Treaty is not about separation, superiority of any culture, or about white or black supremacy in terms of power. Indeed, it was such racist thinking that created the space between us in the first place, an exclusion of the First People that has lasted for almost two-and-a-half centuries. Treaty is simply one of the best legal options, based on global evidence, to recognise the rights of First Peoples on the road to making things better.

In many other parts of the world, where some 370 million First Nations people live today, a Treaty is viewed as an effective legal agreement to define certain important rights and relationships, a starting point for negotiations, and a powerful expression of the meaningfulness of those Indigenous laws and customs.

The rights of Native Americans have improved dramatically through a direct sovereign-to-sovereign negotiation process based on the relationships defined in more than 350 treaties. 

Of all British Commonwealth nations with First People, Australia stands alone with a racist Constitution that permits discrimination and in the absence of a Treaty historic injustices continue unchecked. What a contrast to Canada, where Section 35 of the Constitution recognises Aboriginal people and reaffirms their Treaty rights.

A MAJOR PROPOSAL

This leads me to my major proposal. To end the continuing tragedy of the poverty and widespread inequality endured by our First People in their own land, a national Treaty framework should recognise Indigenous law and custom for each sovereign group of First Peoples, immediately settle the remaining Native Title claims stuck in the courts and also guarantee Aboriginal and Torres Strait Islander people the sub-surface mineral rights to the wealth of their lands.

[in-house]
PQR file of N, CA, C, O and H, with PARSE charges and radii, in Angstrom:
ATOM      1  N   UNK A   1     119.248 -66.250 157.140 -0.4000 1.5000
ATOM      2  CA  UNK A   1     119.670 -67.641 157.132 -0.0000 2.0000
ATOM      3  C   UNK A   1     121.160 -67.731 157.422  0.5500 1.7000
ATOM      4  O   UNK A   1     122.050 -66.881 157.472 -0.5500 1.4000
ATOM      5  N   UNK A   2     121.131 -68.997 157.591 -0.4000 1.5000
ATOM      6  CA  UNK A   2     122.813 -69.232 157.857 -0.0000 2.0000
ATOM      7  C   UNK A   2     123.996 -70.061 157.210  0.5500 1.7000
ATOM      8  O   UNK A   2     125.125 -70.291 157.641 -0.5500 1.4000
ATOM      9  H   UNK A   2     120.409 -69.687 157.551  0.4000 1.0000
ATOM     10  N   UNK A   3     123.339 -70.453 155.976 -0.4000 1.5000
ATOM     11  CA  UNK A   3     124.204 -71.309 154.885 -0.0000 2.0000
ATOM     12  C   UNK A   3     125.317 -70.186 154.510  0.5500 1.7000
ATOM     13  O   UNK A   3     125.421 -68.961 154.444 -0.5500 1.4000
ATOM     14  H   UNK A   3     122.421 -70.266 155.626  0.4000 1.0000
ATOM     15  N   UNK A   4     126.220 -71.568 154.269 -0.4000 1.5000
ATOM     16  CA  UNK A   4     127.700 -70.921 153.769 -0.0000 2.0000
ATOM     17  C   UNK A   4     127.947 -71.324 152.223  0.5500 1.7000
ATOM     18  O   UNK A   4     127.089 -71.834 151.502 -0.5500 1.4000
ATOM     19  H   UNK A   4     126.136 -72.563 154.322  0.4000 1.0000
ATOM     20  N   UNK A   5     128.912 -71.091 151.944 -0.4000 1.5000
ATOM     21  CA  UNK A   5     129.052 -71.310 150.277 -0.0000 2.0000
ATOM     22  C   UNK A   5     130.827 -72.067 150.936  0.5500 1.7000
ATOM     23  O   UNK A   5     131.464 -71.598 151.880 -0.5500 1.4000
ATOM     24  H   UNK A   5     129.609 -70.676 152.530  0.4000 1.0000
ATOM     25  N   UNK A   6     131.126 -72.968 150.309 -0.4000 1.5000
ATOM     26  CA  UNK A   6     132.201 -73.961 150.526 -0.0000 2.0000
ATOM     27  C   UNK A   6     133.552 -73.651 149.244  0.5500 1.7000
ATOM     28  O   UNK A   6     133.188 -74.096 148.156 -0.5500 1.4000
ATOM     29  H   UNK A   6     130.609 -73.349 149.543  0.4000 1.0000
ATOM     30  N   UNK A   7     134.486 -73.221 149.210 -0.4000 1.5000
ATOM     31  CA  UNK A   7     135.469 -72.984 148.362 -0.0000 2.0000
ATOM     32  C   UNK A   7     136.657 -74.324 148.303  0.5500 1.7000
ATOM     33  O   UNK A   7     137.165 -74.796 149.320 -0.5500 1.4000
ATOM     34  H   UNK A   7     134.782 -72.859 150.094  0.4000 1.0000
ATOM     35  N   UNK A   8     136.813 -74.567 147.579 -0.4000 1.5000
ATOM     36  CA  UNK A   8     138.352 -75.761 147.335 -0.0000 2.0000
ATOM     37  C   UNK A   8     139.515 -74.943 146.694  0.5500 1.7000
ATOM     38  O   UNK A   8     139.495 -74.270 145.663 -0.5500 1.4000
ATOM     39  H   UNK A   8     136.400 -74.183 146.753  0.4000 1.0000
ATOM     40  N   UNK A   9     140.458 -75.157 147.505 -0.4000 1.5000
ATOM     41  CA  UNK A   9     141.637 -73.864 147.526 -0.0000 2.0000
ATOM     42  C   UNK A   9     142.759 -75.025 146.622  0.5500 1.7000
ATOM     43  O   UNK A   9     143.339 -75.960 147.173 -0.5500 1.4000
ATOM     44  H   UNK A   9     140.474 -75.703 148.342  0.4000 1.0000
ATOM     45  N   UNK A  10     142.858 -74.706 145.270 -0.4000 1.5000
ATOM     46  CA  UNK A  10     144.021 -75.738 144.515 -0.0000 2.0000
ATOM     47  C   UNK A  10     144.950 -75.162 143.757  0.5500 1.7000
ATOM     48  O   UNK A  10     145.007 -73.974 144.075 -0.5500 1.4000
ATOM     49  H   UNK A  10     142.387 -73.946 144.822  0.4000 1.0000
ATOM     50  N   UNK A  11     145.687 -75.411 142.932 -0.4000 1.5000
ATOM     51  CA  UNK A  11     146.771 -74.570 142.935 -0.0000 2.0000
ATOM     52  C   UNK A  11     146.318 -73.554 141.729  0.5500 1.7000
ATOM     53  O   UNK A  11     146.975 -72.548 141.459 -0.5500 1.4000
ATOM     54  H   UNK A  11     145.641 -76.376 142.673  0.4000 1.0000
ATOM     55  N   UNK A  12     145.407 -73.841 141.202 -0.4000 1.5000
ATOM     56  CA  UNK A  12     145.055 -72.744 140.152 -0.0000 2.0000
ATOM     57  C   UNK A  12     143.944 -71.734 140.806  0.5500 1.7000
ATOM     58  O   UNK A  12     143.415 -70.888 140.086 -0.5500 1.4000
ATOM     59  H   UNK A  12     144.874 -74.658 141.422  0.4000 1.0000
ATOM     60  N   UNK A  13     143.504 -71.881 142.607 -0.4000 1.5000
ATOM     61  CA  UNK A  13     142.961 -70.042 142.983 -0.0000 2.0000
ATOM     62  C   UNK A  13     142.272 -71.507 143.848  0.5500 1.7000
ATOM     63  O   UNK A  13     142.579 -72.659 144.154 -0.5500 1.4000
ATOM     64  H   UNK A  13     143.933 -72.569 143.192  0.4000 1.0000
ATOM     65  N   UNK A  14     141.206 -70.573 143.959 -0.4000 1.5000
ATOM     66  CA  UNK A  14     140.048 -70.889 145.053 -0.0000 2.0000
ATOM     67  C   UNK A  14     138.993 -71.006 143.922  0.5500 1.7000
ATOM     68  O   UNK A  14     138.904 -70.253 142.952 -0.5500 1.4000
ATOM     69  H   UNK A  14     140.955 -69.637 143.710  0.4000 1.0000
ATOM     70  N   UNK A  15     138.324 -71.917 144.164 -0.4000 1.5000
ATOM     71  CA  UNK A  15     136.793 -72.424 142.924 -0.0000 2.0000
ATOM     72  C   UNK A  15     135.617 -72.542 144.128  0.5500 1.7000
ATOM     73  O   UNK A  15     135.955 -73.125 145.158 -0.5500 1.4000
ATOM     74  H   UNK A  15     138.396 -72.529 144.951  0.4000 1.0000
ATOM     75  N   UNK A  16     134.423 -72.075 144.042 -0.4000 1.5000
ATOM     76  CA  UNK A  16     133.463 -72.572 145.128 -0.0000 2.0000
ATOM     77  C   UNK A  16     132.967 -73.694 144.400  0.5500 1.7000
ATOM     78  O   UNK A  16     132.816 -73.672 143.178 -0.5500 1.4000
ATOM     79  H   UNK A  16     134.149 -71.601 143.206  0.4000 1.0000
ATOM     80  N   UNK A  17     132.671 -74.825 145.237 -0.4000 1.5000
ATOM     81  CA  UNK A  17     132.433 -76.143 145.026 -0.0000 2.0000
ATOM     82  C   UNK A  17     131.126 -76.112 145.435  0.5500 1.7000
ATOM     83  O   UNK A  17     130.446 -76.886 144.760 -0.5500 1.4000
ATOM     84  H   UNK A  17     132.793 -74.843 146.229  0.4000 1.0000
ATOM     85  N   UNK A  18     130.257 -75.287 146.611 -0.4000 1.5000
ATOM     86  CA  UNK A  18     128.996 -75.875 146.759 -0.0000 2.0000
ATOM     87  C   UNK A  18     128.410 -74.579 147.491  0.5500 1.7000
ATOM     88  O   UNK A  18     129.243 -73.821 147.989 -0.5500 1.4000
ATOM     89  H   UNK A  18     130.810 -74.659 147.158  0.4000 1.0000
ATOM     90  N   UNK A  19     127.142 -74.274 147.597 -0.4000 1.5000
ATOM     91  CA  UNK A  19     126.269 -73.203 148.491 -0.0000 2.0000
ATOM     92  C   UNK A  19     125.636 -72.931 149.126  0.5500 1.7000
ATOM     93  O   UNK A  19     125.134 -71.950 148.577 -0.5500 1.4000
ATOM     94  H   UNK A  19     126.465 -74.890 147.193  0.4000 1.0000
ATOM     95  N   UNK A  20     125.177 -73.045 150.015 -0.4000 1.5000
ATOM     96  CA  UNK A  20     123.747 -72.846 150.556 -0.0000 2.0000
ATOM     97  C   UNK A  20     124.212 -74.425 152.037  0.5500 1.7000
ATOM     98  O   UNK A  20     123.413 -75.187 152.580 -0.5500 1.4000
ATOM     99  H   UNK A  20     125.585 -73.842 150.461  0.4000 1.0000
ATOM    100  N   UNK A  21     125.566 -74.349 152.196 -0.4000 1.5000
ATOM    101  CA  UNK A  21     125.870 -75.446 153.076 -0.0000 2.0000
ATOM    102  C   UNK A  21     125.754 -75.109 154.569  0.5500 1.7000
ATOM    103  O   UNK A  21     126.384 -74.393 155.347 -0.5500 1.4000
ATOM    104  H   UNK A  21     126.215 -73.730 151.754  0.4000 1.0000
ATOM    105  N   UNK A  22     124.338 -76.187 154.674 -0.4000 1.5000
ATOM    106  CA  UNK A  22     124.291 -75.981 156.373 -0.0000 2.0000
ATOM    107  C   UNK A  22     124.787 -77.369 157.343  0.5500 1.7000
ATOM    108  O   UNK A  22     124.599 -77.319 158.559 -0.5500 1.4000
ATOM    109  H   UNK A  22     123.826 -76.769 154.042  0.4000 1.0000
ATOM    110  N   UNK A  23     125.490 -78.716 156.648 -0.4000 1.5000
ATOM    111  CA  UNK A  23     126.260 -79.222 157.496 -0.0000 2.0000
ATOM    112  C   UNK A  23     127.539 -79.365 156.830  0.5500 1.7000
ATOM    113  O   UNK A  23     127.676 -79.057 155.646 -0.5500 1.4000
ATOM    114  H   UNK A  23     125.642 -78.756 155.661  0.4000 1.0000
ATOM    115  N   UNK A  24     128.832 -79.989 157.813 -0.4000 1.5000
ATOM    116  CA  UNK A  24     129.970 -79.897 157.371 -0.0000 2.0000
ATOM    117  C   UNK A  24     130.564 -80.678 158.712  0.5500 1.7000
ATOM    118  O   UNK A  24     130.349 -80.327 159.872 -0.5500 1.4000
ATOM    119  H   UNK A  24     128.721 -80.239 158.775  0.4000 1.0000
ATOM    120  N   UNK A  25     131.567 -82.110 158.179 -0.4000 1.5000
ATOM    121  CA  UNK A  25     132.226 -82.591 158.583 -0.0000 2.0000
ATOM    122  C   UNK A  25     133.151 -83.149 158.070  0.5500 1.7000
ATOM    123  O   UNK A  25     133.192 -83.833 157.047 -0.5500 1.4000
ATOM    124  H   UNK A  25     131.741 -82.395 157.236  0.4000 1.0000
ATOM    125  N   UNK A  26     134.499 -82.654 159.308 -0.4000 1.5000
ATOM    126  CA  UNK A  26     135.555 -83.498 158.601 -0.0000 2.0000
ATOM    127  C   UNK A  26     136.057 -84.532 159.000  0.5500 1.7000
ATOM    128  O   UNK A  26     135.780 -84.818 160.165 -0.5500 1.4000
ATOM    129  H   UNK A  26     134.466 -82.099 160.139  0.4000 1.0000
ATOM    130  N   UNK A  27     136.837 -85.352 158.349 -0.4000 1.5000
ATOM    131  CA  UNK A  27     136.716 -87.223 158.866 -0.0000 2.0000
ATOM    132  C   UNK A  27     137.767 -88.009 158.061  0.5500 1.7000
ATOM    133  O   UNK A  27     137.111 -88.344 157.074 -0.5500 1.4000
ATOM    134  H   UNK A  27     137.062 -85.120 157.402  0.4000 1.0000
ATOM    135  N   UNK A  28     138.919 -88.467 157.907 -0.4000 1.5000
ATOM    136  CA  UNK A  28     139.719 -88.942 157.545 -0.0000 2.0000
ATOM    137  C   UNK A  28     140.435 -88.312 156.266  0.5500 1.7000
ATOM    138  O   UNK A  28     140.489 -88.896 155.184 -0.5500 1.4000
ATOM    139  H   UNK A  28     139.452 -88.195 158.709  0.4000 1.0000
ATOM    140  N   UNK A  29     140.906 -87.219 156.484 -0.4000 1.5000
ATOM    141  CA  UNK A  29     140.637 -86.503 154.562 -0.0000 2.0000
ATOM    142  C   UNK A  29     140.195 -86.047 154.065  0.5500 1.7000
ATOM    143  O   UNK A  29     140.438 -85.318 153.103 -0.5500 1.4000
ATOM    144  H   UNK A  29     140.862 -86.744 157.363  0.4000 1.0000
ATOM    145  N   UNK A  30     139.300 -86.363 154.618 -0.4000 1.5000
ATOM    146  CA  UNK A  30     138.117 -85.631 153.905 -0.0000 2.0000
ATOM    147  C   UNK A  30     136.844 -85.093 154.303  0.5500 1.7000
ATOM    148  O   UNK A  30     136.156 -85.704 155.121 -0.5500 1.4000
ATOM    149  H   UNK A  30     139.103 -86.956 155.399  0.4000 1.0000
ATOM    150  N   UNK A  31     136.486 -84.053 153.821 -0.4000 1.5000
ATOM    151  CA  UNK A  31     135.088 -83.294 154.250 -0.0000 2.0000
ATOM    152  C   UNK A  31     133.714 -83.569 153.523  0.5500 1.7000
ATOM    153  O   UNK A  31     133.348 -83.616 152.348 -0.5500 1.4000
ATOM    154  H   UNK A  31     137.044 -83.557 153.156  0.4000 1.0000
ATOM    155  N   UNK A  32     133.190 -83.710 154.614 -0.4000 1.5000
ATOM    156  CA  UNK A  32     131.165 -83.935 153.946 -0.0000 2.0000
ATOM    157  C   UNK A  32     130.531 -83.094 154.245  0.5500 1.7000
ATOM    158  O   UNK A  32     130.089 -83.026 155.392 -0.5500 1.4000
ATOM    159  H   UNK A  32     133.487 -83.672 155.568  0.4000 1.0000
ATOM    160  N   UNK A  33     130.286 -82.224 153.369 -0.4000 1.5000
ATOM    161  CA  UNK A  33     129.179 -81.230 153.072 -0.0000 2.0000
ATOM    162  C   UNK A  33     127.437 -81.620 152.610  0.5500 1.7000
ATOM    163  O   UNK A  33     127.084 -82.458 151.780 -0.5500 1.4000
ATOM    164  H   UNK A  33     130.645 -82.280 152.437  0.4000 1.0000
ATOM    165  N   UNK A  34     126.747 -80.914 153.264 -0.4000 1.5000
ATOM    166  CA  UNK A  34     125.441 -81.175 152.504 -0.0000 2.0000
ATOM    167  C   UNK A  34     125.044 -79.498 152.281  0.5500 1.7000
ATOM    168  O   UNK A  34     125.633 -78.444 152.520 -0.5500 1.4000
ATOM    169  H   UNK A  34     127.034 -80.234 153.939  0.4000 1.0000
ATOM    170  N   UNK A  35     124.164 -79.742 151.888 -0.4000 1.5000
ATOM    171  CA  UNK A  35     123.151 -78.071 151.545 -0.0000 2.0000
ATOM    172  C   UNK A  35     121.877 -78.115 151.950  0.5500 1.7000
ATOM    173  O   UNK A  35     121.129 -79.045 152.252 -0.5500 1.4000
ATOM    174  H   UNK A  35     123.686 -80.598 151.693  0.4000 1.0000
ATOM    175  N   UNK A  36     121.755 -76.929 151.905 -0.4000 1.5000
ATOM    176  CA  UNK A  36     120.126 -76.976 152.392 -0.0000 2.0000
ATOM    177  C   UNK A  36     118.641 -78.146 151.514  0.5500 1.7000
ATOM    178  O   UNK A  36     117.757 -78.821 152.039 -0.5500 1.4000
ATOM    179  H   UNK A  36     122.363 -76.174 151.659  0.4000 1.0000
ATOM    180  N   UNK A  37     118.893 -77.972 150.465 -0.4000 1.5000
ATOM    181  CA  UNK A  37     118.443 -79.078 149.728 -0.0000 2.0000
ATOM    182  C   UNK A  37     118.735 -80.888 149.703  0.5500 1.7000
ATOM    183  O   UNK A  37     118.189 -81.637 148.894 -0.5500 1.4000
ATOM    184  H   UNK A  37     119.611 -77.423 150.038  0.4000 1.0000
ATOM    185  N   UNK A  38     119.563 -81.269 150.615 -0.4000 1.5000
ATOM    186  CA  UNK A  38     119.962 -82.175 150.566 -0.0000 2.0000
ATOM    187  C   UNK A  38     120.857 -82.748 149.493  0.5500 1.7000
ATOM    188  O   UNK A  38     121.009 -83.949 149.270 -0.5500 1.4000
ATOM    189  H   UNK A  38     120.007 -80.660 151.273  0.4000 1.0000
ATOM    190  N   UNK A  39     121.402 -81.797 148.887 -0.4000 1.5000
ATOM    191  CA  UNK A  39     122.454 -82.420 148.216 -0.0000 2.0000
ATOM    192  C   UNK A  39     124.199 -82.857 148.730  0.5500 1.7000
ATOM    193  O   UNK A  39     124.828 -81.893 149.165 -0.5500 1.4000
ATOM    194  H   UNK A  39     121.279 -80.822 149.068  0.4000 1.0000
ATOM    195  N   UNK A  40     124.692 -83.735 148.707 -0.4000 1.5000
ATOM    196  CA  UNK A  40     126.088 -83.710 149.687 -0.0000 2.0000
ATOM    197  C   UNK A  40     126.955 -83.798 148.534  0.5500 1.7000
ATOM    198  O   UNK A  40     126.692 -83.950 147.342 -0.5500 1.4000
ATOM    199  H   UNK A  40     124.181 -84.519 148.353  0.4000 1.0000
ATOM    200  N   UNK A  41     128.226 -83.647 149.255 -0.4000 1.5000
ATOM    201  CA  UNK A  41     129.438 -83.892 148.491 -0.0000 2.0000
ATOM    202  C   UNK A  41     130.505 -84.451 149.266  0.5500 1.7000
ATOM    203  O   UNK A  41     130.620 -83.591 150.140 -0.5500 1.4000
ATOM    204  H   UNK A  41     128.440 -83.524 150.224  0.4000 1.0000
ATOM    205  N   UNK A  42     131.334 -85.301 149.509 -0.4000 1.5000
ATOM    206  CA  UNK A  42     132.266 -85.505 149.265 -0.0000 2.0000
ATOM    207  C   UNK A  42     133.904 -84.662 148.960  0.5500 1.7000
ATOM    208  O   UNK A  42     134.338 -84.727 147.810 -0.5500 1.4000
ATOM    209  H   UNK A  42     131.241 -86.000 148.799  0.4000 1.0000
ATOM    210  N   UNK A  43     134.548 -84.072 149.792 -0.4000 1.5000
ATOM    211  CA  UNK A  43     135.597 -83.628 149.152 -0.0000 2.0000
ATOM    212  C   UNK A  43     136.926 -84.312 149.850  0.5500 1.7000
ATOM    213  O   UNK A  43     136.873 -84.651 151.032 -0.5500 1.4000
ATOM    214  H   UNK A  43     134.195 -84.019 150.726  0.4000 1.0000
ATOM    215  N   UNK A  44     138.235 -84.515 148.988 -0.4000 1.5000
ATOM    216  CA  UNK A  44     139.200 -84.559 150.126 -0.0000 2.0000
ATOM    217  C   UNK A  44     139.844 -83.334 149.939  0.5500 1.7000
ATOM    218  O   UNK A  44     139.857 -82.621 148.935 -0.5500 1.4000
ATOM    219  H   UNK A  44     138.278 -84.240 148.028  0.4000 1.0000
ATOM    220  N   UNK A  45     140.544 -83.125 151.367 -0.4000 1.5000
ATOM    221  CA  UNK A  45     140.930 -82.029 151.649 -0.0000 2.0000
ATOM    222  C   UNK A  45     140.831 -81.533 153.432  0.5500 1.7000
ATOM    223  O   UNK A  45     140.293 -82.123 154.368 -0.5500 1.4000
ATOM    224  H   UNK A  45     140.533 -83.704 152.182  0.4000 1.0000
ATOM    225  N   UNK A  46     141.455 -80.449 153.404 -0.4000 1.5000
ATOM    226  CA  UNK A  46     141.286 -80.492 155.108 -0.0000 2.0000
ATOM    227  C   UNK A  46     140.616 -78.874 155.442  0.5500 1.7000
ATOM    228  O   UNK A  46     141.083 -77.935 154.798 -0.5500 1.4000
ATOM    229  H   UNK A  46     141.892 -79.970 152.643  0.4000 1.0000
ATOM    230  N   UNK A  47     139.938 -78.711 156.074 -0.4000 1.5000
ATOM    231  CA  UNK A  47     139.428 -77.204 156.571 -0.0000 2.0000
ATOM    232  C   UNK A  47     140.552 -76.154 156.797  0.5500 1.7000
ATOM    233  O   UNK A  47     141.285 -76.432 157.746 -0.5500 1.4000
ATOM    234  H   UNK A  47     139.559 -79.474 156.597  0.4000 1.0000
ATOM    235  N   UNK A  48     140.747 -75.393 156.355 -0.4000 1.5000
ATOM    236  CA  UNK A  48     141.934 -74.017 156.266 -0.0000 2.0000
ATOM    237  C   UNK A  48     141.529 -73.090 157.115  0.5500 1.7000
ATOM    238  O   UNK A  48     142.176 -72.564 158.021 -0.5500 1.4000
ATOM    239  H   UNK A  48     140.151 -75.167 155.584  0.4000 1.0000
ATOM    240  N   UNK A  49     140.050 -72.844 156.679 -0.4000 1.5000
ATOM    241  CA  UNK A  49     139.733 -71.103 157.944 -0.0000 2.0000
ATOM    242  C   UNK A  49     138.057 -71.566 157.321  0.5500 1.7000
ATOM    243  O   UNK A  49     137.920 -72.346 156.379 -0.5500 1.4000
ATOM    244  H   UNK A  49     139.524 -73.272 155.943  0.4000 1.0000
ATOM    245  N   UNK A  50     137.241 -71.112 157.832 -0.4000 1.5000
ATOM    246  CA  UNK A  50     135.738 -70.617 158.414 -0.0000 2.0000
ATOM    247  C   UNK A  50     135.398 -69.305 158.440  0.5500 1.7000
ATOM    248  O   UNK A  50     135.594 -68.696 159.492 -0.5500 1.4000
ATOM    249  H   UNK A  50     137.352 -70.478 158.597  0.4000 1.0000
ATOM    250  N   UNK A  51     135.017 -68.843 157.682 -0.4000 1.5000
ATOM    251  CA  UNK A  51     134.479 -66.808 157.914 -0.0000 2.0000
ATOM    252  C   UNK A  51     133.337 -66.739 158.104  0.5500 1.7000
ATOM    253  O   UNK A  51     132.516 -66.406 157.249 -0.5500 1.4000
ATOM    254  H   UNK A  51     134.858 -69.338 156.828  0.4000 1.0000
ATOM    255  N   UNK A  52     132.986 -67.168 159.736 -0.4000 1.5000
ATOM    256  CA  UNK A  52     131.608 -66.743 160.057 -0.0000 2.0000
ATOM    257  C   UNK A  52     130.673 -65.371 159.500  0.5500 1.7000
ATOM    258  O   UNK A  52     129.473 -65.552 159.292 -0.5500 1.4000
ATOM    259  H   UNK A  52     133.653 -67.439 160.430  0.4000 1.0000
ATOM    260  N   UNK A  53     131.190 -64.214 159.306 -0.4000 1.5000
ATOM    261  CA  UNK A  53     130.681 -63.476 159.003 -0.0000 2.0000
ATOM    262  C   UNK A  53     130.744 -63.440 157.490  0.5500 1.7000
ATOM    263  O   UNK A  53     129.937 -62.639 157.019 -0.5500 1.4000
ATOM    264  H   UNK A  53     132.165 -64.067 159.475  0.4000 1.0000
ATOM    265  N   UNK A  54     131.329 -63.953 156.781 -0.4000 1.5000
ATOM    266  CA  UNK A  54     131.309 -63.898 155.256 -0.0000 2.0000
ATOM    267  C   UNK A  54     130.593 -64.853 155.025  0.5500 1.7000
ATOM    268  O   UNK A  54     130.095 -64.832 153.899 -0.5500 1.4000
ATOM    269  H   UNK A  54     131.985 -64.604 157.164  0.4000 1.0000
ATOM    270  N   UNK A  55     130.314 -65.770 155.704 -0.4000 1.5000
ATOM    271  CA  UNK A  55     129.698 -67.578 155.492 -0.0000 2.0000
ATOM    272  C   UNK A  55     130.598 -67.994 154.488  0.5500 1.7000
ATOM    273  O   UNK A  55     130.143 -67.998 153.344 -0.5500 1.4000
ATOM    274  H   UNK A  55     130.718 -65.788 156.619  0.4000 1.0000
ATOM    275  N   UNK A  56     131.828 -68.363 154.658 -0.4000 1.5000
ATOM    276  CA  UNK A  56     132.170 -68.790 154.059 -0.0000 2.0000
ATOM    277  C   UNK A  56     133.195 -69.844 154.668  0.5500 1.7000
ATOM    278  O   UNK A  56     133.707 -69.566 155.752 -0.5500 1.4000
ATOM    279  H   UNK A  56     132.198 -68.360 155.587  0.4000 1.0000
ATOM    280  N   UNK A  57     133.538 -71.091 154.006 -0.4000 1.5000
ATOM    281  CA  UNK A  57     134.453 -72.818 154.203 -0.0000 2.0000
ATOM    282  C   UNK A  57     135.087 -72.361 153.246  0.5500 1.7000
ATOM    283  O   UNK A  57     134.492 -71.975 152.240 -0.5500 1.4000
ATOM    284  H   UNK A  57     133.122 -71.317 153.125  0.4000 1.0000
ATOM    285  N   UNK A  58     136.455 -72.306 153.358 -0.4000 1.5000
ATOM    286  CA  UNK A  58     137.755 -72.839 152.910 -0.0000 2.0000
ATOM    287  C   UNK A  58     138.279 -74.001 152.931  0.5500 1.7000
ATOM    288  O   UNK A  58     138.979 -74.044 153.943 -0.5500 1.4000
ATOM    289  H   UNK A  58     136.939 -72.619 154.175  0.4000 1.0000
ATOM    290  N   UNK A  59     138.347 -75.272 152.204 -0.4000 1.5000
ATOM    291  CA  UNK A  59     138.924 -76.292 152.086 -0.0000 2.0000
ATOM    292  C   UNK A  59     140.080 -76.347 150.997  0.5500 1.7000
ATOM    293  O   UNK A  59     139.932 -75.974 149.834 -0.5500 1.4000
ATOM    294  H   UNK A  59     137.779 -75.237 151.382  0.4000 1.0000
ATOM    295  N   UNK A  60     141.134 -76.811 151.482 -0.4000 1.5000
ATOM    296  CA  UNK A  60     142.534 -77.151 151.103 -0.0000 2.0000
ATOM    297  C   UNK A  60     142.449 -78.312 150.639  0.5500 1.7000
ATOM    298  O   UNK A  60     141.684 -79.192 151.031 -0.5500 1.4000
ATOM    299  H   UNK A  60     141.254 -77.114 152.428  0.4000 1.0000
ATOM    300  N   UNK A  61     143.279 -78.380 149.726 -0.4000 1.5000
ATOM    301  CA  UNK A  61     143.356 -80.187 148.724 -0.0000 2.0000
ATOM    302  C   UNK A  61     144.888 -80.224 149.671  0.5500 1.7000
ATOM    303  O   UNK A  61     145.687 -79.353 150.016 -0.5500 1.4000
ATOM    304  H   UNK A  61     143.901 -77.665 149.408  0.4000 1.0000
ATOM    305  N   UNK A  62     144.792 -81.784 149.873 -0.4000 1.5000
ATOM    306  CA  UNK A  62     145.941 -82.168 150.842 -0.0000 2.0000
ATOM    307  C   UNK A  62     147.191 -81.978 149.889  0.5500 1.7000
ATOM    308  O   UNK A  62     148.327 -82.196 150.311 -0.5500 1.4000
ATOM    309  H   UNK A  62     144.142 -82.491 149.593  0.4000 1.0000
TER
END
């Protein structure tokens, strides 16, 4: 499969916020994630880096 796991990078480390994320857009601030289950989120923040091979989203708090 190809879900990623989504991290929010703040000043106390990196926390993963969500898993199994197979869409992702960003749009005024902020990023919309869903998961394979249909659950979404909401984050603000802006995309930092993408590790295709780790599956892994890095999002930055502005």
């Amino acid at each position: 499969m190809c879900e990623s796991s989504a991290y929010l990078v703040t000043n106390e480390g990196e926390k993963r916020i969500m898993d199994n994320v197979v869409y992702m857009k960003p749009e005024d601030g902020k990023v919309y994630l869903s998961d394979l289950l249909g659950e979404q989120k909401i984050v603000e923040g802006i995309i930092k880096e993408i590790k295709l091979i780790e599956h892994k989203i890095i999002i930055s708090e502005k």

My logic is that the depths of poverty, welfare dependence, chronic illness, housing shortages, unemployment, over-incarceration and suicide impacting so many of Australia’s 750,000 Indigenous people, can only be overcome through a transformational shift of some of the bounty of this land that is rightfully theirs. Currently there are vast tracts of Commonwealth land that can be acquired by State Governments and sold off as they please. Although Indigenous people are viewed in Australian law as having title to about 30% of the landmass, in most cases they are not able to benefit through just compensation for the mining and other uses of their land and waters. Instead of another century of welfare dependency and poverty, we need a transformational Treaty process that empowers the First People, and establishes a democratically elected body that represents their interests, advises Governments and works on a collaborative plan for a brighter future. 

The necessity for such a sovereign-to-sovereign relationship, expressed in a Treaty, is underscored by 30 years of evidence gathered by Professors Stephen Cornell and Joseph Kalt in the Harvard Project on American Indian Economic Development. I have not only spoken to these people and studied the evidence closely, I have seen the transformation of the lives of millions of Native Americans. The key, the Harvard evidence shows, is self-determination expressed through sovereign control of development decisions, a relationship and a negotiation process formulated through Treaties. This is the crucial missing element in Australia.

Around this country, I have sat with Aboriginal and Torres Strait Islander people for over 50 years in desert camps, town hall meetings, at corroborees and national conferences of so many kinds. I am certain that their voices are clear and consistent. I share their deepest belief, that rather than minimalist and near meaningless incremental change, Australia needs a bold and hopeful process of Treaties with its First Peoples.

Read more by journalist, author and activist Jeff McMullen AM at jeffmcmullen.com.au.

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This work is licensed under a Creative Commons Attribution-NonCommercial-NoDerivs 3.0 Australia License